Civil society concerned about the post UN Food Systems Summit process Rural 21 1 November 2021 The Civil Society and Indigenous Peoples’ Mechanism (CSM) for relations with the UN Committee on World Food Security (CFS) has expressed “deep concerns about the implications of the UNFSS for the work and mandate of the CFS, and multilateralism more broadly” in a recent press release.
The Latin American and Caribbean Counter-Mobilization Against the UN Food Systems Summit: Magdalena Ackermann in Conversation with Saúl Vicente and Sofía Monsalve Magdalena Ackermann, Saúl Vicente & Sofía Monsalve - Development Journal 27 October 2021 What is the diagnosis of the main problems of the Latin American and Caribbean region, including the corporate capture of food systems? How did the regional counter-mobilization against the UN Food Systems Summit arise? What were the positions of the Latin American governments and regional organizations on the Summit? What is the common vision for overcoming corporate food systems? These are some of the questions that are discussed in this thought-provoking conversation with Sofía Monsalve and Saúl Vicente, in which they share their insights and experiences on the challenges of the Latin American region and the outcomes of the regional counter-mobilization against the UN Food Systems Summit.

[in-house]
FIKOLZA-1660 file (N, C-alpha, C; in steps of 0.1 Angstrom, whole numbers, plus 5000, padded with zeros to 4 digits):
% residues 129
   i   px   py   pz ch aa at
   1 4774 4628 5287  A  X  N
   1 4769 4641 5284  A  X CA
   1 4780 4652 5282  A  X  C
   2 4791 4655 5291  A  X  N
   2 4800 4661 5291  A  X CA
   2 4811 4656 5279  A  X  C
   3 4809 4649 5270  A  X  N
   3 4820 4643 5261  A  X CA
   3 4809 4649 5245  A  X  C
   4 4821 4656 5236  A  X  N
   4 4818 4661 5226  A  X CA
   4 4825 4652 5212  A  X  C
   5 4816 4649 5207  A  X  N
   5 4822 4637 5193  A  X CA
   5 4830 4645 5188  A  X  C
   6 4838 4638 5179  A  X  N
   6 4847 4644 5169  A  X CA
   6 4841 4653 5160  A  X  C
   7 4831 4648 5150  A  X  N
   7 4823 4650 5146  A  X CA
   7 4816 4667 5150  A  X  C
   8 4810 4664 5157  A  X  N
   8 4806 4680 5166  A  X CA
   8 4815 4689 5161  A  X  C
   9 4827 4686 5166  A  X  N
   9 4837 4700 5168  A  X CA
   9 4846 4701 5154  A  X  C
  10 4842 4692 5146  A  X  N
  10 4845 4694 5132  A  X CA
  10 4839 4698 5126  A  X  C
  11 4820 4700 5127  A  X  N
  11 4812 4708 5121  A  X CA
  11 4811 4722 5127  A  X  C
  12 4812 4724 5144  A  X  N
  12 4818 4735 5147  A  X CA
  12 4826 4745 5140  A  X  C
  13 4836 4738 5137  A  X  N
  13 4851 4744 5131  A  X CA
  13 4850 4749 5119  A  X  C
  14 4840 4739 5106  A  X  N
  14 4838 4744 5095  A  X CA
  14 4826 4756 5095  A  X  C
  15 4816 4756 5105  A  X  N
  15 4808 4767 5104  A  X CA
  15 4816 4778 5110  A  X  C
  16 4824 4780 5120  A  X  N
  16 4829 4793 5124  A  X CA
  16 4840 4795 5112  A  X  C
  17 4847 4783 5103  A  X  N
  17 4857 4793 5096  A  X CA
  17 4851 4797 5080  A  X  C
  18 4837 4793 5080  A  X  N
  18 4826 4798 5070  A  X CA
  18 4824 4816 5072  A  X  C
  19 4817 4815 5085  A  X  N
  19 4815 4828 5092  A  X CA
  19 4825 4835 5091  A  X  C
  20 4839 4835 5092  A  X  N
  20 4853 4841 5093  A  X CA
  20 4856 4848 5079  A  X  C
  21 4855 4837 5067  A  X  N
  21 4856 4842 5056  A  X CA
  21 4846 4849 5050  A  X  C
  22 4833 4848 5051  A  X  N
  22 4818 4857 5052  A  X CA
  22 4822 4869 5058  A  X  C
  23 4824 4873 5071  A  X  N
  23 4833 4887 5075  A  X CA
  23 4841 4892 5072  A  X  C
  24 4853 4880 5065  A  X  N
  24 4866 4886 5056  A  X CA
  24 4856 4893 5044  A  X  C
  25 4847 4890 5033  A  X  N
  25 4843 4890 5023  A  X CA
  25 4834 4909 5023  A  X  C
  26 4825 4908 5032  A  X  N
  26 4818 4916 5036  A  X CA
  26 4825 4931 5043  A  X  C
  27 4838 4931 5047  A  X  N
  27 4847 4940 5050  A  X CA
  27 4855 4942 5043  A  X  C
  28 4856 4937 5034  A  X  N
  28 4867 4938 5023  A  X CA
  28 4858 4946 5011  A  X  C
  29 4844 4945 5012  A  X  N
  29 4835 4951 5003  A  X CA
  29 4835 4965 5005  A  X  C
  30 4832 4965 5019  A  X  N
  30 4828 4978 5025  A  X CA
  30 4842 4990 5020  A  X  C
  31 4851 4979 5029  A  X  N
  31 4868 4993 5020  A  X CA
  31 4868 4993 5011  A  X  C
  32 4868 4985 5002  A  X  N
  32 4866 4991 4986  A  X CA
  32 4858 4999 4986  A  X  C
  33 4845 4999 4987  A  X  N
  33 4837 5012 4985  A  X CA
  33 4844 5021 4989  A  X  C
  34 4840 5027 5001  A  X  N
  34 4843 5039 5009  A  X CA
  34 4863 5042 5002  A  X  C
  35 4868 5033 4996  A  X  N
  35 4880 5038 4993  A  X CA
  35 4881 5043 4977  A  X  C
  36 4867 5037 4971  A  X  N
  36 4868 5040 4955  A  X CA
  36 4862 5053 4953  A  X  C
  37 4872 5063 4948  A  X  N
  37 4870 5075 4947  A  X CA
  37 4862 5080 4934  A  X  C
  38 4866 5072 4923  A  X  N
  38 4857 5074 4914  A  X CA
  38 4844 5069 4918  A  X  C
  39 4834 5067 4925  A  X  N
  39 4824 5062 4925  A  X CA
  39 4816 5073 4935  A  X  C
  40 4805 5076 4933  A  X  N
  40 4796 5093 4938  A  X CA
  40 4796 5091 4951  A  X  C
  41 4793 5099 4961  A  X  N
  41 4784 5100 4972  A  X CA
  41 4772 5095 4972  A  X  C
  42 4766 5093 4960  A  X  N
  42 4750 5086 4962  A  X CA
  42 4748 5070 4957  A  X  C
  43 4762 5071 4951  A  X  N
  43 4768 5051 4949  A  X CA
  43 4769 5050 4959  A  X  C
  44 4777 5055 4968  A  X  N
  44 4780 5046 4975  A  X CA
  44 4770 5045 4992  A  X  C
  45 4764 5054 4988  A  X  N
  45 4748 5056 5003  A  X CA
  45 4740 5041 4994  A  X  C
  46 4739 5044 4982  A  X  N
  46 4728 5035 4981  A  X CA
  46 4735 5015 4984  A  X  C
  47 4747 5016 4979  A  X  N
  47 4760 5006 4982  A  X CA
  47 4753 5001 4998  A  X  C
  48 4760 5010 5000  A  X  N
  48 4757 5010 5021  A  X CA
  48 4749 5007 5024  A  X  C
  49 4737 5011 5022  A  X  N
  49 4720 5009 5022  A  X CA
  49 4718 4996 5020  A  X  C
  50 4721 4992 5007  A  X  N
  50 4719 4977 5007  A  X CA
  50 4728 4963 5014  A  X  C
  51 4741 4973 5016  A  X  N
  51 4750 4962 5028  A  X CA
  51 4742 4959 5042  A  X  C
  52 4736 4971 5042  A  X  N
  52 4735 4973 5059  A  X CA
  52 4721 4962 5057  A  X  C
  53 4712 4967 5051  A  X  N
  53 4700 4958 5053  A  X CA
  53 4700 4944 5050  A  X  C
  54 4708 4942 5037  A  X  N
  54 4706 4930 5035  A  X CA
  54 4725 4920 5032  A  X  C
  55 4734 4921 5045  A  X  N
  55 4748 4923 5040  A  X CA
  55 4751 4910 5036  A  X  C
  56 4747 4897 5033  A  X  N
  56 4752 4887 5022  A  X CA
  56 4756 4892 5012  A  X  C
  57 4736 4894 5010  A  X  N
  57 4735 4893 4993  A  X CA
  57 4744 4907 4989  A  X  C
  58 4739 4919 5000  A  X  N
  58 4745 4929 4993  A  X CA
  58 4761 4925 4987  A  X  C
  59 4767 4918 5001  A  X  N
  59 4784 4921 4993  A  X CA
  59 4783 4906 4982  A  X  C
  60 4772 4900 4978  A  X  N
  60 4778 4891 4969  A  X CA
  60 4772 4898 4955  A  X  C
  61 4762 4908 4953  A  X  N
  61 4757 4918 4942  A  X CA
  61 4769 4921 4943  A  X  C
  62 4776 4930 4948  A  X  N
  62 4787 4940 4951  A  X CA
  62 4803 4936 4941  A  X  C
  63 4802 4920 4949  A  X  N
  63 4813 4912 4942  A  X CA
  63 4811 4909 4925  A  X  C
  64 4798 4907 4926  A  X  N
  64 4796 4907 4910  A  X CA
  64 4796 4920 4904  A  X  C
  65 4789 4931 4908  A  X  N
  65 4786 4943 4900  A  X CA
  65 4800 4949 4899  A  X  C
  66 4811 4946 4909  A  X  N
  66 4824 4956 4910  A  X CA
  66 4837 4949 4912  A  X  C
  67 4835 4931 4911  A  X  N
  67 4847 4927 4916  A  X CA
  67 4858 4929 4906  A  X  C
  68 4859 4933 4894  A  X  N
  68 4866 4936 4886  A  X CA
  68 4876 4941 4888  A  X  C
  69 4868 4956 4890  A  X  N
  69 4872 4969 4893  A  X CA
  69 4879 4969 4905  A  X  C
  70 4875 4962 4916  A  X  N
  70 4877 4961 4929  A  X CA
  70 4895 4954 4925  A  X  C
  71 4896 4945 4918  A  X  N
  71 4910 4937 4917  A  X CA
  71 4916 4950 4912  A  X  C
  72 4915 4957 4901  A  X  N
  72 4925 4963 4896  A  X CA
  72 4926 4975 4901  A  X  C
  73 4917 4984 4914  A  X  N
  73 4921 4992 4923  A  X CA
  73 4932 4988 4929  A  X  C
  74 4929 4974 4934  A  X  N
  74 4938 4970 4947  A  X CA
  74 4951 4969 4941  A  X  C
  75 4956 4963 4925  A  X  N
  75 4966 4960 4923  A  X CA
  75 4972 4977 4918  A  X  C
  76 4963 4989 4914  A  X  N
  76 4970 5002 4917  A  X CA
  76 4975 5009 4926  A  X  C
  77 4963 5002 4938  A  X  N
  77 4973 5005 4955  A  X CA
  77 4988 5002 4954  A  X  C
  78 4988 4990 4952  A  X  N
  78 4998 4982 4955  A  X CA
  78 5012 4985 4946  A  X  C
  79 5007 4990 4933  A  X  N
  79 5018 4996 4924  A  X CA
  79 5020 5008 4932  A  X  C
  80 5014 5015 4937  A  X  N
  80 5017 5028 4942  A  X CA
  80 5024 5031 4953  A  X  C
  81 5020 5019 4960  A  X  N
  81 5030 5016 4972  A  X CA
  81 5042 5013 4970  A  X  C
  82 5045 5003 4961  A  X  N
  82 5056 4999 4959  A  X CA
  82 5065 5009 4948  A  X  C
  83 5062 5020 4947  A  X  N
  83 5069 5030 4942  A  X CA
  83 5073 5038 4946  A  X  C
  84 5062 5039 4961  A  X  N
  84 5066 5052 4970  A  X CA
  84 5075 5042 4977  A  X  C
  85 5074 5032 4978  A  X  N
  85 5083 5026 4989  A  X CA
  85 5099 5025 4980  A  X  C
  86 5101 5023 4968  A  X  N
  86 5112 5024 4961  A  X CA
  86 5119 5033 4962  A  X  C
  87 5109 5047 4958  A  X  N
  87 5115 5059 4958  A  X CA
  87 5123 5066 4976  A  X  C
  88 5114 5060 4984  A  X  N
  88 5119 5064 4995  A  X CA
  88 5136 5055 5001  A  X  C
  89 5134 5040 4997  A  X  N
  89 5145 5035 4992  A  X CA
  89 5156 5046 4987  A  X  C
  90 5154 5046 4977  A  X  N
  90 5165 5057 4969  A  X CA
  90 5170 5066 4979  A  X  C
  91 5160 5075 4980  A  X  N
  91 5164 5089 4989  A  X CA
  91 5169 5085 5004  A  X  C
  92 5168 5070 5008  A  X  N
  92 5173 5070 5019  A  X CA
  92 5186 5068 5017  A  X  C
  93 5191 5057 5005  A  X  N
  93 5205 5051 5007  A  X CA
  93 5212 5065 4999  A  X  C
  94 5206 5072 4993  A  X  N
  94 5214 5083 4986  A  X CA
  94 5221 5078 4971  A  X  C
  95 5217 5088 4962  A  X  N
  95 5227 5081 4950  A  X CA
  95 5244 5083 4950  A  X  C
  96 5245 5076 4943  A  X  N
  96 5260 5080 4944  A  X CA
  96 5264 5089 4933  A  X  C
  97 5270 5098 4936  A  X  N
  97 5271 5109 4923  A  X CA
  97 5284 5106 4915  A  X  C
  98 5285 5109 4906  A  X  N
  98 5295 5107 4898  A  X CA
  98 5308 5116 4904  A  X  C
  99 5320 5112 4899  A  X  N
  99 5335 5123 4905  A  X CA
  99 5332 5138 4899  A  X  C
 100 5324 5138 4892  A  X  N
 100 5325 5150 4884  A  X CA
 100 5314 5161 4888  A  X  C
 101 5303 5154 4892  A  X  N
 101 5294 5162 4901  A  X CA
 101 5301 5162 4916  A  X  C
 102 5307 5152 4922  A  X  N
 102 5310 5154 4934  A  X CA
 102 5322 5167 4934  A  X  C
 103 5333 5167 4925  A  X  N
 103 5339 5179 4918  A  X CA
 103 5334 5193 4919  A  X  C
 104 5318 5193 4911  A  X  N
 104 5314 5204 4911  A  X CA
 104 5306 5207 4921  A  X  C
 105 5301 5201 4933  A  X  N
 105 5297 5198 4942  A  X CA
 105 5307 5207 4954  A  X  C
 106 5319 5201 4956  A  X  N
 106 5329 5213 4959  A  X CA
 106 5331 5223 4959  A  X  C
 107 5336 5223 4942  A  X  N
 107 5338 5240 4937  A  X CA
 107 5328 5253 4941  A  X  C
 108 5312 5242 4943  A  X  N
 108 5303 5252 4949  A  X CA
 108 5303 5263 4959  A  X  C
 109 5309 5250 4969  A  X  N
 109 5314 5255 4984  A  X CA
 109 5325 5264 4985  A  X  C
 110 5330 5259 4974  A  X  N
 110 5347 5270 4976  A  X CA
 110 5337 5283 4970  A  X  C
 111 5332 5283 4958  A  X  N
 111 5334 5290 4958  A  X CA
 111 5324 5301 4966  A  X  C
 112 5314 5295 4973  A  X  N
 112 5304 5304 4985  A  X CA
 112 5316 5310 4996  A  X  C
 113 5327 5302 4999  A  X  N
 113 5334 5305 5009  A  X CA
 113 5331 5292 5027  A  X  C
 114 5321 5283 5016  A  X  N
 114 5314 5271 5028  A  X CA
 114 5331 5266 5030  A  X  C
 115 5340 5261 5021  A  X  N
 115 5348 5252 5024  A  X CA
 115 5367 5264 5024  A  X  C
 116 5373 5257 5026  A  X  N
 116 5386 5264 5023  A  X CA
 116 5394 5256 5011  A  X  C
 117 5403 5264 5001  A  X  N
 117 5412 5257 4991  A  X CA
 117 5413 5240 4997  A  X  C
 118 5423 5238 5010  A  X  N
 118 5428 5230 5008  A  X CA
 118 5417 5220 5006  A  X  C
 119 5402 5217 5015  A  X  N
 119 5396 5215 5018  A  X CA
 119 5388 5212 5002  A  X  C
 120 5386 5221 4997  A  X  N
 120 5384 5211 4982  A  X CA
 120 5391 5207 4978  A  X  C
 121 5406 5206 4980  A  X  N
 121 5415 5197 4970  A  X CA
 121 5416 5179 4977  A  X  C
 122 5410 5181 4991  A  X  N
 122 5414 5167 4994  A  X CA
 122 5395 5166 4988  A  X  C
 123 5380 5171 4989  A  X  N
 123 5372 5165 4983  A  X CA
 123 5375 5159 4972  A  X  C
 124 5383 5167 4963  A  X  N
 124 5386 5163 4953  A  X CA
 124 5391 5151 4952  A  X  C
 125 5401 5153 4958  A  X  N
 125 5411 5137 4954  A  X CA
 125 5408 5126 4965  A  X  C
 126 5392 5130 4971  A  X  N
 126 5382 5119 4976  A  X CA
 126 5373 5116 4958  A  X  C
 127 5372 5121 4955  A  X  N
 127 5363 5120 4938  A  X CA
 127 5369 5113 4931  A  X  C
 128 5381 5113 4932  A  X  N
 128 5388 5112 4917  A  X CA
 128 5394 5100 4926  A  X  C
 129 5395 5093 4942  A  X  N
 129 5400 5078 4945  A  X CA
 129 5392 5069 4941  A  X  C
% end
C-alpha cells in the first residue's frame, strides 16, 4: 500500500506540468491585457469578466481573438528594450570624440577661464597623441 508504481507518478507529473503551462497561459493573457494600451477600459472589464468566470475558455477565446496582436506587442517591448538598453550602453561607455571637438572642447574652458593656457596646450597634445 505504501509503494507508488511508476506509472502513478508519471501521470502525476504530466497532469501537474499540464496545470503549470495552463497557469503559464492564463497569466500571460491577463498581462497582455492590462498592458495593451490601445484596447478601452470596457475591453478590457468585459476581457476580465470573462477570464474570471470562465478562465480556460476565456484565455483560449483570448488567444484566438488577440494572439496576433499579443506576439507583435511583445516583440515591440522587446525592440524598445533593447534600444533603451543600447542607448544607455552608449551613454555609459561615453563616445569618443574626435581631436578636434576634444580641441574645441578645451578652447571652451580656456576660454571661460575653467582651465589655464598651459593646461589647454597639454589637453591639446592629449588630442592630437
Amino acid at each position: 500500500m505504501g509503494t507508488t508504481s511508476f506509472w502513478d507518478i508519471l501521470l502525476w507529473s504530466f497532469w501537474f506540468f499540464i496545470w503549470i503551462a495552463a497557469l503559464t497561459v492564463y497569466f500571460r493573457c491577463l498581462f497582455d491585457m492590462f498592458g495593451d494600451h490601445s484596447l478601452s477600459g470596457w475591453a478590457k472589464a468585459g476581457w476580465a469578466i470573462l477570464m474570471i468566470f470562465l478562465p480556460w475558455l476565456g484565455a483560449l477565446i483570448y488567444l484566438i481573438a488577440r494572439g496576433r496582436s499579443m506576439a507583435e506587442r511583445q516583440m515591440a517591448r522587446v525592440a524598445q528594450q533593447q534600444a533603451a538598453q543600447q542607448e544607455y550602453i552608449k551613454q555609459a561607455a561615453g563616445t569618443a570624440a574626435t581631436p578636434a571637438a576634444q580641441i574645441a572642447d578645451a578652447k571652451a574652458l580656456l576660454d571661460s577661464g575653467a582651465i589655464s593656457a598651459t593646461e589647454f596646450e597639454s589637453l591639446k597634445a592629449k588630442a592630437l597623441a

The problem with climate conferences: towards a more radical approach Georgie Hurst 27 October 2021 The transformation of our food system is necessary if the world is to meet the UN’s Sustainable Development Goals of zero hunger by 2030 and net-zero emissions by 2050. According to the UN, food systems are responsible for one-third of global greenhouse gas (GHG) emissions, while more than 8.9 percent of the world population are still hungry.
Refusal as Radical Care? Moving Beyond Modern Industrial Agriculture Saurabh Arora & Barbara Van Dyck 27 October 2021 In this contribution we approach the refusal of modern industrial agriculture, as an act of radical care. We begin by recognizing the unprecedented crises of biodiversity losses and climate disruptions, amidst widespread inequality in a global pandemic, which are linked with modern agricultural development. This development is underpinned by the objectification of ‘nature’ that is designed into strategies and technologies of extraction and control like chemical pesticides, synthetic fertilizers, hybrid seeds, genetic engineering and digitalization. Refusal of strategies and technologies of modern objectification, we argue, is an act of radical care that is geared towards nurturing alternatives grounded in the Earth’s pluriverse.